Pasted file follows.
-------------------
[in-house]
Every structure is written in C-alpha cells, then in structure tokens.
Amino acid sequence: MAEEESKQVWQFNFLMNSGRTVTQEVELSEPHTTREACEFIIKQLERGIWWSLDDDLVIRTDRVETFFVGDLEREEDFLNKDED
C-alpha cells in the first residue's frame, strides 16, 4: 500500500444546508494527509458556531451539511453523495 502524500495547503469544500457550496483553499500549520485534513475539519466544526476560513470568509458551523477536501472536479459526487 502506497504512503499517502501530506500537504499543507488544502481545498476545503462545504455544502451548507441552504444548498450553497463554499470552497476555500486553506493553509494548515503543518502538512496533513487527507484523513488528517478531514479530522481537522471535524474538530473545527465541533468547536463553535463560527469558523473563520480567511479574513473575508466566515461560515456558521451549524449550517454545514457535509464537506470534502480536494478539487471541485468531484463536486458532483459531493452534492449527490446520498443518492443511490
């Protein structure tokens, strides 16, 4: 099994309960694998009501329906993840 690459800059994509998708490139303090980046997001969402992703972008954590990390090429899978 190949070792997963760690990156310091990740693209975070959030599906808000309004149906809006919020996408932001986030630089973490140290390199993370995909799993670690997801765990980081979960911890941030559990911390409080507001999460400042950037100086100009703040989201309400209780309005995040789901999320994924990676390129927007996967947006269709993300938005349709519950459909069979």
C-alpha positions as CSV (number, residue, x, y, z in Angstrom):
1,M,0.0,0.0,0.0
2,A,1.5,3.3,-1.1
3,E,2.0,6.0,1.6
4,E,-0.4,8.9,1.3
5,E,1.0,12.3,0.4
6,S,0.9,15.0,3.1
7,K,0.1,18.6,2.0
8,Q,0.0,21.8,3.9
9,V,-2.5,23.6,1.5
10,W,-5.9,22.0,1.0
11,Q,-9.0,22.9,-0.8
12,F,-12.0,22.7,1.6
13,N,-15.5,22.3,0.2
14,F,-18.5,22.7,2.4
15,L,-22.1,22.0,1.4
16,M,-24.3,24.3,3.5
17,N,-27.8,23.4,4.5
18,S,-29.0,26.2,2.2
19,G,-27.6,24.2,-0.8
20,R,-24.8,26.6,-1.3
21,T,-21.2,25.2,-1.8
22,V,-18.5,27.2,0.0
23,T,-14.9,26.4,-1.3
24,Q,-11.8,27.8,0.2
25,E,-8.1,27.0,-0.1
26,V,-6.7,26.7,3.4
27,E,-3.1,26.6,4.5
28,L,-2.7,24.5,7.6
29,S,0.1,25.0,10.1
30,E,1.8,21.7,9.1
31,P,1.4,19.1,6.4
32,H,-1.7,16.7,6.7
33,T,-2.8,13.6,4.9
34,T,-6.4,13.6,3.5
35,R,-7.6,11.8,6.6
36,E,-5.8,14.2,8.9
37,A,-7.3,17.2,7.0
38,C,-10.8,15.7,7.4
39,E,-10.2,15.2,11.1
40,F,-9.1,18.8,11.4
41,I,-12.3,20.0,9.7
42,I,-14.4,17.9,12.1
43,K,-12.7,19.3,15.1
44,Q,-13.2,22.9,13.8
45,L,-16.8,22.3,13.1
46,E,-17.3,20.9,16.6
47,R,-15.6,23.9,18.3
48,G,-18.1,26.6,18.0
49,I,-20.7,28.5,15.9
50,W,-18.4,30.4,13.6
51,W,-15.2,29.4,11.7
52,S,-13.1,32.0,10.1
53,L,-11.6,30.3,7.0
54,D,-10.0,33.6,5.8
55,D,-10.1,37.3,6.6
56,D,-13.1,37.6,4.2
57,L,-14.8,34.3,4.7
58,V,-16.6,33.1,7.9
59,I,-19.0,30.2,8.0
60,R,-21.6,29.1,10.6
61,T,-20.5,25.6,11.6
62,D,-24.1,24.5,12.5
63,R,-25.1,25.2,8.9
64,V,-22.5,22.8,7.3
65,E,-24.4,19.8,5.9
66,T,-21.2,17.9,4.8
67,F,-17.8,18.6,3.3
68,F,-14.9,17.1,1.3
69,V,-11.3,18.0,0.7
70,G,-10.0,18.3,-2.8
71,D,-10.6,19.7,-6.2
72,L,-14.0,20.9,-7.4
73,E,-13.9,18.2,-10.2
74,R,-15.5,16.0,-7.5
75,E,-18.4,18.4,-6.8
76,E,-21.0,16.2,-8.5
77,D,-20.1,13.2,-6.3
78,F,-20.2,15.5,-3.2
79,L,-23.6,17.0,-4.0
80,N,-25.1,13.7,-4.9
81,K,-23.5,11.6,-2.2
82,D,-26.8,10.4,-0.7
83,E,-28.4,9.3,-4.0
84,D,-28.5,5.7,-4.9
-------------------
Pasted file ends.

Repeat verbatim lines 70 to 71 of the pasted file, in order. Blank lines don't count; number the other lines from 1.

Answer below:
64,V,-22.5,22.8,7.3
65,E,-24.4,19.8,5.9